Firstly, the idea of being unemployable as a liberal arts or humanities major is a myth. Students in the “English Language and Literature/Letters” field had a 29 percent unemployment rate five years after graduation, while students in “Business, Management, Marketing and Related Support Services” had a 31 percent unemployment rate — this is not as dissimilar as they are made out to be, and even with English majors edging ahead. Even still, there is a significant problem with these percentages — they show only the percentage of unemployed people out of the number who graduated with degrees in the same field, as opposed to showing the percentage of total unemployed people. For example, in the aforementioned business category, 212,583 people were unemployed five years after receiving their bachelor’s degree, while in the “Liberal Arts and Sciences, General Studies, and Humanities” field, there were only 18,824 people unemployed. The earlier report gives no indication of the total number of unemployed bachelor’s degree graduates or even how these numbers compare to the total but based on the sheer size of the unemployed business population, it is clear that the myth of the unemployed humanities and liberal arts majors doesn’t quite stack up. 

Additionally, people think that there are no transferable skills in the humanities and liberal arts. This is blatantly incorrect — while the humanities may not yield the same technical skills as the science, technology, engineering, and mathematics fields, they provide other incredibly important qualities. The humanities are shown to strengthen skills like analysis, induction, contextualization and innovation. Students in the humanities also learn to read and write analytically and are skilled in ethical decision making. These skills are just as necessary as any technical knowledge, and also address another area of expertise not often covered by STEM paths.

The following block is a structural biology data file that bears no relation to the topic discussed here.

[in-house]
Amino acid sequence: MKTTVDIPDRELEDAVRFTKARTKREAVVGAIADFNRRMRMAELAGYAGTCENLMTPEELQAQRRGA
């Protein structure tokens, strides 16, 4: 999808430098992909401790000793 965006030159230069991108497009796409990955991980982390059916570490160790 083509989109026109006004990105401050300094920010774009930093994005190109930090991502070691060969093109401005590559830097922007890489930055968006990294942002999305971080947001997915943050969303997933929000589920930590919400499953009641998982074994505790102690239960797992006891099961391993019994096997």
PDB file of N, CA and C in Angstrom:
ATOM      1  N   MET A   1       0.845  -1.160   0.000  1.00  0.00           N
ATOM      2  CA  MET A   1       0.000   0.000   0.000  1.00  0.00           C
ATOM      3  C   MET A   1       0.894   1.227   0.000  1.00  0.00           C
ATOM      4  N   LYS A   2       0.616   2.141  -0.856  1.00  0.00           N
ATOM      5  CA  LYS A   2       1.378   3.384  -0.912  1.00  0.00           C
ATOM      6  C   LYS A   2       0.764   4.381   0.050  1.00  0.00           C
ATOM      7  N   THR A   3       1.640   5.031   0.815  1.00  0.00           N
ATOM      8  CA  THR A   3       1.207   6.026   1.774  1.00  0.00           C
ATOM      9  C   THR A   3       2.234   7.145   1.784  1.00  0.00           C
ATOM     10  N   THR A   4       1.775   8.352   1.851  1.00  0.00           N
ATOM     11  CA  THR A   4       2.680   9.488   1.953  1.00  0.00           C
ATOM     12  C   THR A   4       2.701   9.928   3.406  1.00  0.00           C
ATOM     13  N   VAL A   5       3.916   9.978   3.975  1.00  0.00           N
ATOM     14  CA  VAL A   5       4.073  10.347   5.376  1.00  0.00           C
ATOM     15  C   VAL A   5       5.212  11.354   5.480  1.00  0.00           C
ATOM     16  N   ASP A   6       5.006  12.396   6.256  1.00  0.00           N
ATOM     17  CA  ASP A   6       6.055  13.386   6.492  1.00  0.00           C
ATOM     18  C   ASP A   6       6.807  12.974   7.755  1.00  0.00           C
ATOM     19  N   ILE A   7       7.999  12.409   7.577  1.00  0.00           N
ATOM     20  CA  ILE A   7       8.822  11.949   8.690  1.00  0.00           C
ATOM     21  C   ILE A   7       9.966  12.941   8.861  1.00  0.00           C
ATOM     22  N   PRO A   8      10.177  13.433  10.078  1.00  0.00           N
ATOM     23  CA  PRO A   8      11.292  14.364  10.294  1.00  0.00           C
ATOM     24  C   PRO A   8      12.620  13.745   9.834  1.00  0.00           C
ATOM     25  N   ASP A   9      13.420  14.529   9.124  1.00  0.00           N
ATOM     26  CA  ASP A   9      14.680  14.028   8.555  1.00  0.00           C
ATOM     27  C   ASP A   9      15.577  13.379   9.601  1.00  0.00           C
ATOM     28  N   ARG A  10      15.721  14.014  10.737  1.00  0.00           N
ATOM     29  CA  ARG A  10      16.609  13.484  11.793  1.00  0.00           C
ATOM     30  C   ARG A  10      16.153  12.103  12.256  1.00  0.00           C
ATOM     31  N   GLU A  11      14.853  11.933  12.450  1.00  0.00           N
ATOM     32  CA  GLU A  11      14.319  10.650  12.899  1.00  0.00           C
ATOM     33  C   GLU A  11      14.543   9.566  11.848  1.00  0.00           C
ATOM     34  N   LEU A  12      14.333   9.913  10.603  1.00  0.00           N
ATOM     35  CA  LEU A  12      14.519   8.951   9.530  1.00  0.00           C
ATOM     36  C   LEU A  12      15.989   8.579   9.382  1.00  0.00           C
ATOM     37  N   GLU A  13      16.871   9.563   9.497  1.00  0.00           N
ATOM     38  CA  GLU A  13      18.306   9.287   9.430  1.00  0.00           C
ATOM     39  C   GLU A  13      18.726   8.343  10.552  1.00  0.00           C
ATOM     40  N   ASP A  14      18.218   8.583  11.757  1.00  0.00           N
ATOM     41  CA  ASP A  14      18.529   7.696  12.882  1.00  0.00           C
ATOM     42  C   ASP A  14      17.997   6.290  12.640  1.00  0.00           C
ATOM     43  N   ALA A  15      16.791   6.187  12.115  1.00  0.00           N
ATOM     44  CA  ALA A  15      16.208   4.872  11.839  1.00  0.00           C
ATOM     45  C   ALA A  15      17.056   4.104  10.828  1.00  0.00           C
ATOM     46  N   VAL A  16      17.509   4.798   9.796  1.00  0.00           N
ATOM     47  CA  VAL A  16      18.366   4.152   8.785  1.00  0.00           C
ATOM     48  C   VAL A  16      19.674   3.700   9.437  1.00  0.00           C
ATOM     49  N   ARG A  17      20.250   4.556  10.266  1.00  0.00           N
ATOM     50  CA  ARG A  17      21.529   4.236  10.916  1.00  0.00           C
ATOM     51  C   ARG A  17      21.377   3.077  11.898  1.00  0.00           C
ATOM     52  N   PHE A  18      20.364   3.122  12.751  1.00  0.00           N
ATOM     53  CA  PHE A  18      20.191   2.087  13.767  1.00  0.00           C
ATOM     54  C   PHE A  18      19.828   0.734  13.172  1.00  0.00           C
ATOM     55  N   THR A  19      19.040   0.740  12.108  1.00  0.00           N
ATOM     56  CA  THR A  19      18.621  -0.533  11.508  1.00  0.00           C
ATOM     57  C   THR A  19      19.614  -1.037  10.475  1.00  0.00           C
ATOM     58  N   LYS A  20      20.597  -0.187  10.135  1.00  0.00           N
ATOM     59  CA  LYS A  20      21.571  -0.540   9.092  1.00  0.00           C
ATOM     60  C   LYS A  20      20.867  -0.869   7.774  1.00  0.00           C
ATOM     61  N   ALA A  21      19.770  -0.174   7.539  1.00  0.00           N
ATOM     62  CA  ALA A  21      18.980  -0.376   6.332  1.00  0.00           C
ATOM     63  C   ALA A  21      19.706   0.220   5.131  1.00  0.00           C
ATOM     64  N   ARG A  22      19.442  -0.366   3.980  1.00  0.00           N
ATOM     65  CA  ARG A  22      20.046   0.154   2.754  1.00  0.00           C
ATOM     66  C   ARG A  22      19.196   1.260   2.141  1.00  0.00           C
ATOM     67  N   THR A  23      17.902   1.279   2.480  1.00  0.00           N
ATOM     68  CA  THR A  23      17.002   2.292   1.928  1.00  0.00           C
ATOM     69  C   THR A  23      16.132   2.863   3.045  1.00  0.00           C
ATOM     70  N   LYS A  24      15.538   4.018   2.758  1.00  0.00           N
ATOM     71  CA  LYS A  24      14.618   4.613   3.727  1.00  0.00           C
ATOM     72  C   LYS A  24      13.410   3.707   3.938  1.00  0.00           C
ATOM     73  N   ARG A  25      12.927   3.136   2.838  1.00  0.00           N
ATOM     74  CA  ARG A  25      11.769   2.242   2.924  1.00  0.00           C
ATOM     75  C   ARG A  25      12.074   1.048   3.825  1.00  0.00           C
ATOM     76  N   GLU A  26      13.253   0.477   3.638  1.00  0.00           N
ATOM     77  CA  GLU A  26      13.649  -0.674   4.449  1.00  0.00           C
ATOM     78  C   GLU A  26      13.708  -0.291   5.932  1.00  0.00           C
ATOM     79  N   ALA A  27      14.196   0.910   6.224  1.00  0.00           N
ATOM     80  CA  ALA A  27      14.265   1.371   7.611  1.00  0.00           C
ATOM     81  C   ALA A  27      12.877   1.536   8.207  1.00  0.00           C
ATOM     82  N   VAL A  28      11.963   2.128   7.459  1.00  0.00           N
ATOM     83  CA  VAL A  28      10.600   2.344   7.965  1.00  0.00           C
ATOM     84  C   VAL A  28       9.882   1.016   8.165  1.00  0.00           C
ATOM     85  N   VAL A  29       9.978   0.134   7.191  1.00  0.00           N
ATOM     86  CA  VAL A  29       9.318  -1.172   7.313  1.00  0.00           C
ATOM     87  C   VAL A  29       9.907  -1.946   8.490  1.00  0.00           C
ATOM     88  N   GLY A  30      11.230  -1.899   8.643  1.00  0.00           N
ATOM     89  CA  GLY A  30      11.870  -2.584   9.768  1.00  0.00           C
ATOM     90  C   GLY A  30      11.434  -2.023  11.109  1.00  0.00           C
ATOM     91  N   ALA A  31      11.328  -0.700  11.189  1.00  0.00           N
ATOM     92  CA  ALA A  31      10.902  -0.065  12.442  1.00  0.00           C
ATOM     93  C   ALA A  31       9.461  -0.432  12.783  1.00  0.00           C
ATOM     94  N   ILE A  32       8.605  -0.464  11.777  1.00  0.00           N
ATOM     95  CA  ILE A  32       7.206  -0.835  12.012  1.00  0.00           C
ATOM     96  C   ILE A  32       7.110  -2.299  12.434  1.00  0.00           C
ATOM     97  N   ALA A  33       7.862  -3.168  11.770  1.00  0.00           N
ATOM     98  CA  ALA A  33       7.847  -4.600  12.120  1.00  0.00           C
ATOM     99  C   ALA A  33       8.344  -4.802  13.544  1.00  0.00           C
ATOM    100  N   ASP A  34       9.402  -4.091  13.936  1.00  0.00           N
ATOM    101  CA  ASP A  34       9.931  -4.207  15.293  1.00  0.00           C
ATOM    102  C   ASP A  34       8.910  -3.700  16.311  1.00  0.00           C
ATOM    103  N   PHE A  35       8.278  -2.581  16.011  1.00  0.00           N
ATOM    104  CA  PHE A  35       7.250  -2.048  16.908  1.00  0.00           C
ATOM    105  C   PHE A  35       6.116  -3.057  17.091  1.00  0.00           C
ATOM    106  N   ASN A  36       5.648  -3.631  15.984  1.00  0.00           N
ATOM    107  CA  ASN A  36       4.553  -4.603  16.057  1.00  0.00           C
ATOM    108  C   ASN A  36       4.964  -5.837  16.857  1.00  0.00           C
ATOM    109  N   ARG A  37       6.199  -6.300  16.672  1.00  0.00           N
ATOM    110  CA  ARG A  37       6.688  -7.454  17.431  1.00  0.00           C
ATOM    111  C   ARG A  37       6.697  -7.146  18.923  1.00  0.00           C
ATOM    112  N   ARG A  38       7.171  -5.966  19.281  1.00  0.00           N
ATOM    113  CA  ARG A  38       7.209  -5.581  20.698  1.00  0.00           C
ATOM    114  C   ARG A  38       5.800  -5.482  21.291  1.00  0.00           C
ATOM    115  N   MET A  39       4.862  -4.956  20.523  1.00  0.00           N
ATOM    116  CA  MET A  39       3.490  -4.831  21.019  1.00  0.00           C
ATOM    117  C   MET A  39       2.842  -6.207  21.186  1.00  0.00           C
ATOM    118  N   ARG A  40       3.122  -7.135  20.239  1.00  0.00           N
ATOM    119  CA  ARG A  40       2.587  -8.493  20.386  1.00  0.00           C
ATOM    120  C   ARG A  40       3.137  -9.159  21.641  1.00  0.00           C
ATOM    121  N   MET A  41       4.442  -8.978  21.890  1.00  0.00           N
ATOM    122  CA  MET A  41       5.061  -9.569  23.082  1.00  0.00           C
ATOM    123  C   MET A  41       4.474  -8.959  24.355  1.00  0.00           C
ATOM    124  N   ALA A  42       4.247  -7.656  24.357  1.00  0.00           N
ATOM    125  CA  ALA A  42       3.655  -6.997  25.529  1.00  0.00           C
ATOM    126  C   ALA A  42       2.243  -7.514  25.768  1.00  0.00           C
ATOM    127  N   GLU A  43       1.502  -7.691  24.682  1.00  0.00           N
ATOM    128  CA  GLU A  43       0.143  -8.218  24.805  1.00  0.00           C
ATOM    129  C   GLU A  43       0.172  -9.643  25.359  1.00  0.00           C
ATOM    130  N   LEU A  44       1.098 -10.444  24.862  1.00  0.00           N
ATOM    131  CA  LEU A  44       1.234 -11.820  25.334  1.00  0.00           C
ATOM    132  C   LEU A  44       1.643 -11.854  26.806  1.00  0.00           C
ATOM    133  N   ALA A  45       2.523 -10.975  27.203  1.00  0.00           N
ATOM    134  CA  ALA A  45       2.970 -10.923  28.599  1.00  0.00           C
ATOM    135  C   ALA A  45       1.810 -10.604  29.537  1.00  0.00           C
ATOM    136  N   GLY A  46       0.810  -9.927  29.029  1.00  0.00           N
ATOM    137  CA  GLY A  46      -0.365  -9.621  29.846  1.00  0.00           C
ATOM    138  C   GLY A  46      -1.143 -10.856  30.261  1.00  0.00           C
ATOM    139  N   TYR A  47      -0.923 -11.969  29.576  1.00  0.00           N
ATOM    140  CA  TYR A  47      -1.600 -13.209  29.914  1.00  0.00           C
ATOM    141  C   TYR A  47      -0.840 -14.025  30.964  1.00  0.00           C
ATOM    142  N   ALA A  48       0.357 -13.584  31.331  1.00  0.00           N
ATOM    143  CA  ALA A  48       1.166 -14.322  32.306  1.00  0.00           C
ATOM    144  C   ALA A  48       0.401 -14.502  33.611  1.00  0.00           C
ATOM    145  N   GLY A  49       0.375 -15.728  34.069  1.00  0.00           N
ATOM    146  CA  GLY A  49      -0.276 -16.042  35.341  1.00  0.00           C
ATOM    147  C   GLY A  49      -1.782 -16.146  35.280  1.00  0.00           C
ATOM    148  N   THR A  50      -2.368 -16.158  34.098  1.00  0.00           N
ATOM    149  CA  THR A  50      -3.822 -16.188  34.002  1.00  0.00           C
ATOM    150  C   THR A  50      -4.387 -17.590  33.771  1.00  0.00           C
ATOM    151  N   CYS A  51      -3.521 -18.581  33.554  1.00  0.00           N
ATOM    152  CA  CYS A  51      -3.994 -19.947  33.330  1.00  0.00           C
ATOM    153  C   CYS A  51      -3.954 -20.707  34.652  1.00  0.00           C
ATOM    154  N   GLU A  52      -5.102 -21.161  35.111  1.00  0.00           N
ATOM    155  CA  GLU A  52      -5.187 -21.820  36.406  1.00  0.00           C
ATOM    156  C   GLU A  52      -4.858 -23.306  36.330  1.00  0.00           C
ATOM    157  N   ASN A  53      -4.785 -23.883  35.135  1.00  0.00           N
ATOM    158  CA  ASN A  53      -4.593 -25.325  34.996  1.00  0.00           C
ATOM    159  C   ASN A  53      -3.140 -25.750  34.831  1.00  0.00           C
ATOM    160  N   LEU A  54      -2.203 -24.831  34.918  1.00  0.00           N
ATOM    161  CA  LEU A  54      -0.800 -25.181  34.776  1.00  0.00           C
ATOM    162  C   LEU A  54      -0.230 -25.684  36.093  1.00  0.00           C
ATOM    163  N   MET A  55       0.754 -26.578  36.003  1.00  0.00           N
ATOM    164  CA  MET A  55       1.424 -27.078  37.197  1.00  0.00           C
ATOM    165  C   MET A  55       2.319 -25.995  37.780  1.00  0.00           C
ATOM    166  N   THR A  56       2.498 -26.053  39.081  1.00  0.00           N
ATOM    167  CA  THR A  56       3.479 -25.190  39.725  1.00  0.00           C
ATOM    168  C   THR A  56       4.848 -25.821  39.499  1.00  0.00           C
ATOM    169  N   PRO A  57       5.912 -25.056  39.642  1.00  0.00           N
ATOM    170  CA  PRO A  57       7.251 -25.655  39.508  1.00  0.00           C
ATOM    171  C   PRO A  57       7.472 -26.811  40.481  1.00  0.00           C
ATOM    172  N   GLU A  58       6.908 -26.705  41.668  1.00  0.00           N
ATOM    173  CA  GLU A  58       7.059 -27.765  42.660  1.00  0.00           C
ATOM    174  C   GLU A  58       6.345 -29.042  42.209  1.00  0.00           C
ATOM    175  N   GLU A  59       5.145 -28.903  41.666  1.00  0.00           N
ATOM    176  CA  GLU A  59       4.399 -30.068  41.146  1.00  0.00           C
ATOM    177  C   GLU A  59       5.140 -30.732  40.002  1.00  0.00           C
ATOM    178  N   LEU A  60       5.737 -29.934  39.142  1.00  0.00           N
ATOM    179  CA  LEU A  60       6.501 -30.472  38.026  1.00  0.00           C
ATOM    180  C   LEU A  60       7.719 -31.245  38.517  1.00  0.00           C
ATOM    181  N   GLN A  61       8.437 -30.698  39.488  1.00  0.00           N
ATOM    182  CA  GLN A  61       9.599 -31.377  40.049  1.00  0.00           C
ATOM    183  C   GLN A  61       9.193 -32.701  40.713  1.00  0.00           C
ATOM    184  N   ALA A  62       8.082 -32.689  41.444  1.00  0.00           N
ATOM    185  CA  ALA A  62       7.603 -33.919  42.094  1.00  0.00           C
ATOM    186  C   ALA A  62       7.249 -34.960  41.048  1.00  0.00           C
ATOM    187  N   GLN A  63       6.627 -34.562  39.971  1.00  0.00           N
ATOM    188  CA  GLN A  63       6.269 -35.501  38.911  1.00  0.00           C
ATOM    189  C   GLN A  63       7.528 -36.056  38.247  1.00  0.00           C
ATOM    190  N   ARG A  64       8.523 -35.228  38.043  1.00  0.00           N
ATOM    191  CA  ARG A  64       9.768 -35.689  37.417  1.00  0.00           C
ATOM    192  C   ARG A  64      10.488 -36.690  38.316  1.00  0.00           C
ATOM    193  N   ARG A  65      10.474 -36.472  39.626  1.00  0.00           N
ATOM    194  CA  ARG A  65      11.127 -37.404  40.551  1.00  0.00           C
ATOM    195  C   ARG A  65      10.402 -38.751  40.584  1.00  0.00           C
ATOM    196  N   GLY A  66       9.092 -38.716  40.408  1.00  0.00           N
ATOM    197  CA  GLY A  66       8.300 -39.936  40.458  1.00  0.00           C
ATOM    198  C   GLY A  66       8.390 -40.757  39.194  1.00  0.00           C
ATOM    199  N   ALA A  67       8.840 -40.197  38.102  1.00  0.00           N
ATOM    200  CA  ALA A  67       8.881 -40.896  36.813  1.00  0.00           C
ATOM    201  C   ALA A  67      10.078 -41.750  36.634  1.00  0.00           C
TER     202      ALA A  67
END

Finally, there is the matter of academic freedom. It takes privilege to be able to attend an institution of higher education and to also be able to choose a field of study based on interests. Even so, it is extraordinarily important to respect students for following their passions in an academic setting. When I say I’m a double major in English and history, I often get blank stares. However, academia thrives off of the passion of students and is a foundational aspect of institutions of higher education, including the University — my passion is the humanities. Different people have different interests and skill sets — each of them equally important in society. The point is that we need people in all fields. We need people who can address problem-solving from a technical perspective but also from a creative perspective. Our world quite literally functions based on the diversity of perspectives and approaches of people with different skill sets. 

I ask that we take a new approach to discussing the humanities — we respect those who have a passion for that field and let them thrive within it. Instead of immediately questioning how someone will find a job, ask yourself instead what kind of valuable skills they’ll bring to the table when it comes to their future employment. In reality, the myths we’ve been told about the liberal arts and humanities are false, and it is time to replace them with a culture of respect for academic diversity.

Hailey Robbins is an Opinion Writer for The Cavalier Daily. She can be reached at

The opinions expressed in this column are not necessarily those of The Cavalier Daily. Columns represent the views of the authors alone.